The Aztecs were obsessed with the idea of good and bad luck. No Aztec would dream of doing anything until the astrologer-priests had declared the time favourable.
This precaution covered virtually everything from getting married, going on a journey, setting out on a military or trading expedition, to naming a child or constructing a building.
Choosing a Lucky Day for a Naming Ceremony
However, even at supposedly lucky times, the Aztecs performed special rituals to make absolutely sure that the luck would continue. For instance, when relatives visited a newborn child, they did not enter its parents’ house until they had rubbed ashes on their knees and joints. This was to preserve the baby against lameness and rheumatism.
Already, an astrologer had been called in to read the child’s horoscope and work out a lucky day for the naming ceremony. At this juncture, the child’s parents were often filled with fear, because there were many unlucky days on which a child could be born.
The Significance of the Aztec Zodiac
There were twenty signs rather like signs of the Zodiac on the 365-day calendar the Aztecs used for everyday purposes and each day of each sign had its own prediction about the child’s character.
A baby born on the sign 9 Mazatl (deer) would have a foul temper. A boy born on 1 Ocelotl (ocelot) was destined for a miserable fate: ultimately, he would either die as a slave or become one of the thousands of prisoners regularly sacrificed to the Sun god..
On the other hand, a child born on 5 Osomatl (monkey) would be a good natured, popular person and to be born on 4 ltzcuintli (dog) indicated that success and wealth would come easily in life.
Superstitions about Children and Childhood
As the child grew up, his or her life was affected by all sorts of complex superstitions. When a baby lost a tooth, it had to be dropped into a mouse hold: if this were not done, then the permanent adult tooth would not grow in its place.
If anyone stepped over a child lying on the ground, this meant that it would not grow. It was imperative, therefore, to step back immediately, so that this great misfortune would be avoided.
Many Aztec superstitions were supposed to foretell the coming of sickness, suffering and death. Something like this would occur, the Aztecs believed, if they heard the cry of the screech owl, whom they believed to be the ambassador of the lord of the underworld.
This was not all. The Aztecs thought that certain people, born on 3 Cipidatli (alligator) and 1 Ehecatl (wind) had a special talent for black magic. They could change themselves into animals, make people waste away and die or go mad.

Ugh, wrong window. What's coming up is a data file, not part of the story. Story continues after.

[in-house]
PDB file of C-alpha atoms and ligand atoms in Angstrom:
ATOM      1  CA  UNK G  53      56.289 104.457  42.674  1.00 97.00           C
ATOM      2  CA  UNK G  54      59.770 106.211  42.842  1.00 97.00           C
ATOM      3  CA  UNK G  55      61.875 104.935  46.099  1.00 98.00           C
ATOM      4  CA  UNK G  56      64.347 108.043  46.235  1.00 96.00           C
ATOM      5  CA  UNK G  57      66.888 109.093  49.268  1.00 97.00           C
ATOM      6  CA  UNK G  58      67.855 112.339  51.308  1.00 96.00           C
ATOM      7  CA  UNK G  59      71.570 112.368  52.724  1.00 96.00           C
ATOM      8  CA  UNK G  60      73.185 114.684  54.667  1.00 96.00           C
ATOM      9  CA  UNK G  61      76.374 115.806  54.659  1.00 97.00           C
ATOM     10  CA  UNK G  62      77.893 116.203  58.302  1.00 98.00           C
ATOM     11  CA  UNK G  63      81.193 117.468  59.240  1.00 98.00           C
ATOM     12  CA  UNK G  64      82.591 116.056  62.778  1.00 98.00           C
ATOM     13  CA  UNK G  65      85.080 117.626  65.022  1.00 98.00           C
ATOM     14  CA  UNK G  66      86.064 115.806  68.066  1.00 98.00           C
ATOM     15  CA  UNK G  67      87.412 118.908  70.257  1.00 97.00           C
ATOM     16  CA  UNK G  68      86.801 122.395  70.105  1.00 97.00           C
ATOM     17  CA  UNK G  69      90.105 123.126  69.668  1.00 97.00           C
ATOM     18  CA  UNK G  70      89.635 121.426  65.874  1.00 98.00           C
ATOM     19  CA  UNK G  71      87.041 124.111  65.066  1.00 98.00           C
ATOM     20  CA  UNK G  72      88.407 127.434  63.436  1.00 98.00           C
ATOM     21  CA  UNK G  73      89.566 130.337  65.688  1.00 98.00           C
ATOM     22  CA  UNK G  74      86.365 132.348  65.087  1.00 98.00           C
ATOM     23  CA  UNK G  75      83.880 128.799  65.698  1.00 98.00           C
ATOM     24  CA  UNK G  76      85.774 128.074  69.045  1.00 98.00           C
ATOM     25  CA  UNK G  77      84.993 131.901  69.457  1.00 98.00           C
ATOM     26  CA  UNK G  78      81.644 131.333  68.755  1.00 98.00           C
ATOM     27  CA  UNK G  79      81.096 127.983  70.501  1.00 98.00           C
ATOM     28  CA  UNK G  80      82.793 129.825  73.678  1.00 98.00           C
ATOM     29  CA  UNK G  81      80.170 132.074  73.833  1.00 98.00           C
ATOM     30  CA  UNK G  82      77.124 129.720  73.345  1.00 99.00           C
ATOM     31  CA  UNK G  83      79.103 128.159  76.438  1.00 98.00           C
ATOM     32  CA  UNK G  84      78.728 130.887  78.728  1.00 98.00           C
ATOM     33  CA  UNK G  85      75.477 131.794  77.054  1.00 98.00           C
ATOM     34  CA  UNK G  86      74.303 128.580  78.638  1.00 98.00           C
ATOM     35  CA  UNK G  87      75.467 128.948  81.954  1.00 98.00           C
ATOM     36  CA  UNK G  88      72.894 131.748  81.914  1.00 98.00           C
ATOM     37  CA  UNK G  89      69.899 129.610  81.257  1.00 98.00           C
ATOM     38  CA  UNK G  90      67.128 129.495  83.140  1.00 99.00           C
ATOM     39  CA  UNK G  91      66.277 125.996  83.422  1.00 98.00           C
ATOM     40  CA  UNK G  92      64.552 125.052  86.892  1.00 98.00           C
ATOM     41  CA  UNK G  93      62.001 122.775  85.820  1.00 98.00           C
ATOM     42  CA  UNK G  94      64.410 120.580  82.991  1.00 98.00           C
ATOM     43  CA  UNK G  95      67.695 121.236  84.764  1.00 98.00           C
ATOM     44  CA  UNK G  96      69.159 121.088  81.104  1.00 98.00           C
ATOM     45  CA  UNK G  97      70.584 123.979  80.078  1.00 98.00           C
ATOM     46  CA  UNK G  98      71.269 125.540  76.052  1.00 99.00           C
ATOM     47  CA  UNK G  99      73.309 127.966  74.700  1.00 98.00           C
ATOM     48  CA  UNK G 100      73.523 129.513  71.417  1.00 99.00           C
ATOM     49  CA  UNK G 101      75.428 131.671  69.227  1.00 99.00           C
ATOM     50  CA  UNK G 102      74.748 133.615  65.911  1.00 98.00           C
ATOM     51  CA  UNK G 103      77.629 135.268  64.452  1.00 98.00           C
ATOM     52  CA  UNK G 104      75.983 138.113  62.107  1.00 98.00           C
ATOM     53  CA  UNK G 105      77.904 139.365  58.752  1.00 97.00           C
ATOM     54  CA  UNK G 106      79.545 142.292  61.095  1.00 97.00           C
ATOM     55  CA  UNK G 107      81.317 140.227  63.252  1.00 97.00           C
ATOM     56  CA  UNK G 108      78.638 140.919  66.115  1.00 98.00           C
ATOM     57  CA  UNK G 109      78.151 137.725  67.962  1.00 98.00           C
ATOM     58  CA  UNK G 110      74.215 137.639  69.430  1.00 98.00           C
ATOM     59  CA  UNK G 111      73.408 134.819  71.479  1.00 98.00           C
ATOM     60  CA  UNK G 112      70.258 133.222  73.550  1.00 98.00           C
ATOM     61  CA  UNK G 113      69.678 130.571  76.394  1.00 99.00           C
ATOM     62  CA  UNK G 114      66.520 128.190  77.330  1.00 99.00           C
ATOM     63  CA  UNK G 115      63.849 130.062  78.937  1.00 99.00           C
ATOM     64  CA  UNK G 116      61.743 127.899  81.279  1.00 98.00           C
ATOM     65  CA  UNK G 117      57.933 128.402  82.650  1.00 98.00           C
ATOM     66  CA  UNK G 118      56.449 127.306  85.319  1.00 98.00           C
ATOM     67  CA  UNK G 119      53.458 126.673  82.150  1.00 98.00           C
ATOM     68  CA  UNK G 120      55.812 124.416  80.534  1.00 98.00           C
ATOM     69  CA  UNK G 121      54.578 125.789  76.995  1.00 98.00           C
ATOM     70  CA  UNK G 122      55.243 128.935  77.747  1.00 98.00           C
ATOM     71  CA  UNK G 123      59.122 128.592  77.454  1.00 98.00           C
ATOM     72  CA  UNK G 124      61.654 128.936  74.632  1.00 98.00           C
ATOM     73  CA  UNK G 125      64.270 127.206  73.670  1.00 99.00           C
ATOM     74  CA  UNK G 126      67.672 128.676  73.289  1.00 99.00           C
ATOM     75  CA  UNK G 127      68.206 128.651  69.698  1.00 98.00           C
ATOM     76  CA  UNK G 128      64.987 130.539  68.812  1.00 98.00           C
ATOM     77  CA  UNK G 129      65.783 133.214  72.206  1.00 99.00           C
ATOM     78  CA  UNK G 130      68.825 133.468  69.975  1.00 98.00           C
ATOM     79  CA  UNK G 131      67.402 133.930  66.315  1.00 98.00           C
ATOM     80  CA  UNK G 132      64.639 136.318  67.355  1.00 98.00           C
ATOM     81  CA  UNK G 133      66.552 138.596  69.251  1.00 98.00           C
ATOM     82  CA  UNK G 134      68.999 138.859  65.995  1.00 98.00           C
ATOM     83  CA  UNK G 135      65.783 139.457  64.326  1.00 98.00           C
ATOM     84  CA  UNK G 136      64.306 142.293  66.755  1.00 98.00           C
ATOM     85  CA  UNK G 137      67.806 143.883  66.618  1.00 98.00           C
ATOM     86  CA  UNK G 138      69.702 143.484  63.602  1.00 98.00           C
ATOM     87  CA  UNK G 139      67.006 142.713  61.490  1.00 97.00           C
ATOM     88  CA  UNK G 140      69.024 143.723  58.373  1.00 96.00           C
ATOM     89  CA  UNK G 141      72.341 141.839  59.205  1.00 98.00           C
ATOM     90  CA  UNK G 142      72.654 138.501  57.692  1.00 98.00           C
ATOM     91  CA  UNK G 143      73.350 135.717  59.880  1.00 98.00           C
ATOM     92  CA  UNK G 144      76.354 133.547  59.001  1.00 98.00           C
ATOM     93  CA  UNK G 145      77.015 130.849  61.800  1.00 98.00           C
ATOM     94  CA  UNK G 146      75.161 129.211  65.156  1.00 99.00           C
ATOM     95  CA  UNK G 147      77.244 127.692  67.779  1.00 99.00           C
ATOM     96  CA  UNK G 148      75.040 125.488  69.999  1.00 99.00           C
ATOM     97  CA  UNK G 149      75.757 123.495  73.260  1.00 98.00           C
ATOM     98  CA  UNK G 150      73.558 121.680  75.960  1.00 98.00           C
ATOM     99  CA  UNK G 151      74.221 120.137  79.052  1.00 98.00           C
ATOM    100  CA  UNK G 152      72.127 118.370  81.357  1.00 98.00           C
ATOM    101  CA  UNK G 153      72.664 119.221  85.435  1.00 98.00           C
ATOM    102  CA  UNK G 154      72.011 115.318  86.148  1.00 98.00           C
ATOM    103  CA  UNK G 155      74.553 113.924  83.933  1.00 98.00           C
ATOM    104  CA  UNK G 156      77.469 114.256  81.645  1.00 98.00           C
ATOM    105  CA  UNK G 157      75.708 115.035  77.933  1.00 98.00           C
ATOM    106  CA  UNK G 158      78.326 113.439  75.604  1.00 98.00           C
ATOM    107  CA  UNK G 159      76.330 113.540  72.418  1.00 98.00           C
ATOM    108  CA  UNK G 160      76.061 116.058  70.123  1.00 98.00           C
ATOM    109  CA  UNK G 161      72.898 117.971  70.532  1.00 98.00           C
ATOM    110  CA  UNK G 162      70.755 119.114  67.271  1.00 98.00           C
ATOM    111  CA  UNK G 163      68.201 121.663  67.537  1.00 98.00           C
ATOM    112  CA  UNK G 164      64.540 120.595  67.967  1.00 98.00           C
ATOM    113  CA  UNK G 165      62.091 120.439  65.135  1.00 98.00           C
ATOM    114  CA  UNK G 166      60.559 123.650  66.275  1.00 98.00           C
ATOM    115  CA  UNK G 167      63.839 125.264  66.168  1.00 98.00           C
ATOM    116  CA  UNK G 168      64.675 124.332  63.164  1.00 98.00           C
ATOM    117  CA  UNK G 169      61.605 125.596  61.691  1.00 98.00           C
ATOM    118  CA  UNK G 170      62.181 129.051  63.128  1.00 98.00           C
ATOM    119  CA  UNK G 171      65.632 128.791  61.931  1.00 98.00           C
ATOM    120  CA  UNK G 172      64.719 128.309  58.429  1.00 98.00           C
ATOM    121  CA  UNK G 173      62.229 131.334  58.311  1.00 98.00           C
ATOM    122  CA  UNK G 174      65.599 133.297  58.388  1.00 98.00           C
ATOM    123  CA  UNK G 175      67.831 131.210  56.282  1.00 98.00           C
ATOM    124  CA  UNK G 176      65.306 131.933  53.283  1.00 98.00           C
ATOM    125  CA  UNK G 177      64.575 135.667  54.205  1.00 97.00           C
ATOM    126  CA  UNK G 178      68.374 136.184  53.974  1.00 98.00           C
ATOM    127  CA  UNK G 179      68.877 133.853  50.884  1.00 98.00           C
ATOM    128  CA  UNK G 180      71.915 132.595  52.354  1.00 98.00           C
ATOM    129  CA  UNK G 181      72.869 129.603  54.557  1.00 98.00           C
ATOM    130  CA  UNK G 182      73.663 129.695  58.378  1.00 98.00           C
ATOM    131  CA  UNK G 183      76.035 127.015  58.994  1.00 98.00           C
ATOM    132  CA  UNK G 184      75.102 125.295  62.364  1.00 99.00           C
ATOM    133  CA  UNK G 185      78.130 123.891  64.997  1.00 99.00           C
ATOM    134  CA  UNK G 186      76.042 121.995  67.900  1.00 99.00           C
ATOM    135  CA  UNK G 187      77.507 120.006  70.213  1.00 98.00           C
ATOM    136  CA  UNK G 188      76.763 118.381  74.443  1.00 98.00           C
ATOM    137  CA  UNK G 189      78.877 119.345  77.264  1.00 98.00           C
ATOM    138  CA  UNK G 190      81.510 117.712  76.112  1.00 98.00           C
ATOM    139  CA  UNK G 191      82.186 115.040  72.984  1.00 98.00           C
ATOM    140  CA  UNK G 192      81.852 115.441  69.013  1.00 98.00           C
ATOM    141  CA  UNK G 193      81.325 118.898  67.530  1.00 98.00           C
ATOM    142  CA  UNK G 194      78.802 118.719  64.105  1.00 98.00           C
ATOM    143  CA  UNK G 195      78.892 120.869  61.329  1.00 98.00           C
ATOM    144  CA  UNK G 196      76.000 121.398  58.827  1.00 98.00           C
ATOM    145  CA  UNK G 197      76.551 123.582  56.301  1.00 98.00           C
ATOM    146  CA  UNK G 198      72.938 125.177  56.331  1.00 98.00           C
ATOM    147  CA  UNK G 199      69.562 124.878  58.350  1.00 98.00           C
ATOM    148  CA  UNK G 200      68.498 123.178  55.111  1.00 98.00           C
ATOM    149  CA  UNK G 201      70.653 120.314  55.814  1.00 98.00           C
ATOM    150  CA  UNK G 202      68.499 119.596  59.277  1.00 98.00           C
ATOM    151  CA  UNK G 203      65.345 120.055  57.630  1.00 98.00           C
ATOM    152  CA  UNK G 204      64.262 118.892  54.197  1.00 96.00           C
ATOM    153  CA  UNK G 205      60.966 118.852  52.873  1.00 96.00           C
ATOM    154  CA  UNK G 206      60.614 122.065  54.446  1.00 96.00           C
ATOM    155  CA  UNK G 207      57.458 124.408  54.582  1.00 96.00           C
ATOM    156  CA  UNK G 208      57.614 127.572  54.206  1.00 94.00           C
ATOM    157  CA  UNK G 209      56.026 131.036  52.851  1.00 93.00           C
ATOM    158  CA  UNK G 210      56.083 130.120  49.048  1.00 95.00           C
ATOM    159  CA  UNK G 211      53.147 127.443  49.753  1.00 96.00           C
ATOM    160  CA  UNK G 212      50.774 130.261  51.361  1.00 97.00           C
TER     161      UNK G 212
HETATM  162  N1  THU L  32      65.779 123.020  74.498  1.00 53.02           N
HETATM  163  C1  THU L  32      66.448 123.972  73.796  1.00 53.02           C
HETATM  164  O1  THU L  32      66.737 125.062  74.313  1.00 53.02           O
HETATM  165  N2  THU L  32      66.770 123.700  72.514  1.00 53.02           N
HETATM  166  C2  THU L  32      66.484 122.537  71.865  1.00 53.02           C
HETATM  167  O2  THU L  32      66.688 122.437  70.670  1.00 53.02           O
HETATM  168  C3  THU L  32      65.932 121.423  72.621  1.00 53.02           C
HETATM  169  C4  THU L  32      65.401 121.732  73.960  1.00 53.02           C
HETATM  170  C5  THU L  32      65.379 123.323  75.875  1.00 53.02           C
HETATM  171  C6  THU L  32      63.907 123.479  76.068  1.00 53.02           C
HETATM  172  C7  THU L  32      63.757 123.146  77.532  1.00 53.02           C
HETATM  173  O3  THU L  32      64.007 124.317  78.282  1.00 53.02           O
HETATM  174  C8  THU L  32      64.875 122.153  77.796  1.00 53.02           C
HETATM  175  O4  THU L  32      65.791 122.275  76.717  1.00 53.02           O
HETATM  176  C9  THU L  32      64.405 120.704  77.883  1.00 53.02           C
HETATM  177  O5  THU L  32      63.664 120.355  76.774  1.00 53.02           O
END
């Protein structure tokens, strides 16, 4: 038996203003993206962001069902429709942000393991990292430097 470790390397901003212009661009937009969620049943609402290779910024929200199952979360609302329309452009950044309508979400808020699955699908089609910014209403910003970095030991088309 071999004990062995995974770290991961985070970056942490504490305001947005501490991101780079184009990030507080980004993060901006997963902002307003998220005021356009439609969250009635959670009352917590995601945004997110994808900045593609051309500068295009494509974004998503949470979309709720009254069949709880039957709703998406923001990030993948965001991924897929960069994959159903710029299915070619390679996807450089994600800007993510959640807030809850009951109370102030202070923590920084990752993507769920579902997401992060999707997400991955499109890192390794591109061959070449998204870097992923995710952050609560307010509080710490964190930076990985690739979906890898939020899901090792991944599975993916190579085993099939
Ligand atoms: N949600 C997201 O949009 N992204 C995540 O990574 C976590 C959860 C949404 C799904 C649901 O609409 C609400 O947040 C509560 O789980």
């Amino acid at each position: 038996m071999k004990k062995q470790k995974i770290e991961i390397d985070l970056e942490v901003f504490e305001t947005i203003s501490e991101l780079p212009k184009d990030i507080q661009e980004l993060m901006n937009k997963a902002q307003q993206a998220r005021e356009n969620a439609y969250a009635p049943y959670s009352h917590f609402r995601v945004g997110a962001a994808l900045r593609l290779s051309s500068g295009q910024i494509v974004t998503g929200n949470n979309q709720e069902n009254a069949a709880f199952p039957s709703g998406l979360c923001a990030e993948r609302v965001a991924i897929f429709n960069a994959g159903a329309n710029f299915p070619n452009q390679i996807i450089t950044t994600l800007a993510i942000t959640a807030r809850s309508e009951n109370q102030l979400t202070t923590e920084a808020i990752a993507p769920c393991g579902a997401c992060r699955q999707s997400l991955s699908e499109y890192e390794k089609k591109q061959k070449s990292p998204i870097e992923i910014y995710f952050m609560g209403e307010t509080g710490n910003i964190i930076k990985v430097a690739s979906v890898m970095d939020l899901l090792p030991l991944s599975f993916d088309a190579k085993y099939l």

The Magic Forearm of a Dead Mother
If a woman died in childbirth, her family had to watch over her very carefully in the first few days after her death, because her fore-arm was supposed to have great magic powers. This might tempt a sorcerer intent on practising black magic to chop it off and steal it.
The severed forearm could create extreme fear. The Spanish friar Bernardino de Sahagun was told that sorcerers would come to a house with no weapon other than this fore-arm, and so terrify the family living there that they were able to rob them of anything and everything they wanted without encountering any resistance.
Aztec Doctors and Healers
The Aztec ticitl, who acted as a doctor or healer, was not very different from these sorcerers. Their so-called cures were a mixture of magic spells and incantations, some knowledge of healing herbs and a great deal of trickery.
It is quite understandable that medicine and curing should have become so mixed up with sorcery and magic, since sickness was supposed to be a punishment from the gods. Alternatively, it was the result of a curse laid by some wicked spirit.
The first task of a healer was to discover which god or evil spirit was responsible for the illness. This was done by what might be termed magic guesswork. The healer would throw a bundle of rods onto the ground and, depending on the pattern they made when they scattered, the source of the illness could be named.
Healing by Magic Spells and Sorcery
When children fell ill, the healer would hold them over a bowl of water and call on the water goddess to help in the diagnosis. The child’s face could be seen reflected in the mirror-like surface of the water and if there was a shadow over it, then the healer pronounced that the young victim had had its soul stolen.
There were several types of treatment. Many prayers, spells and magic formulae were intoned in a language which only the healer could understand. Meanwhile, the room in which the patient lay would be filled with tobacco smoke and burning incense, both of which added to the atmosphere of sorcery and mystery.
- Aguilar-Moreno, Handbook to Life in the Aztec World(New York, NY, Oxford University Press, 2007) ISBN-10: 0195330838/ISBN-13: 978-0195330830 New York
- Jimenez, Randall C. and Graeber, Richard B. Aztec Calendar Handbook (Saratoga, California, Historical Science Publishing, 2001) ISBN-10: 096 6116313/ISBN-13: 978-0966116311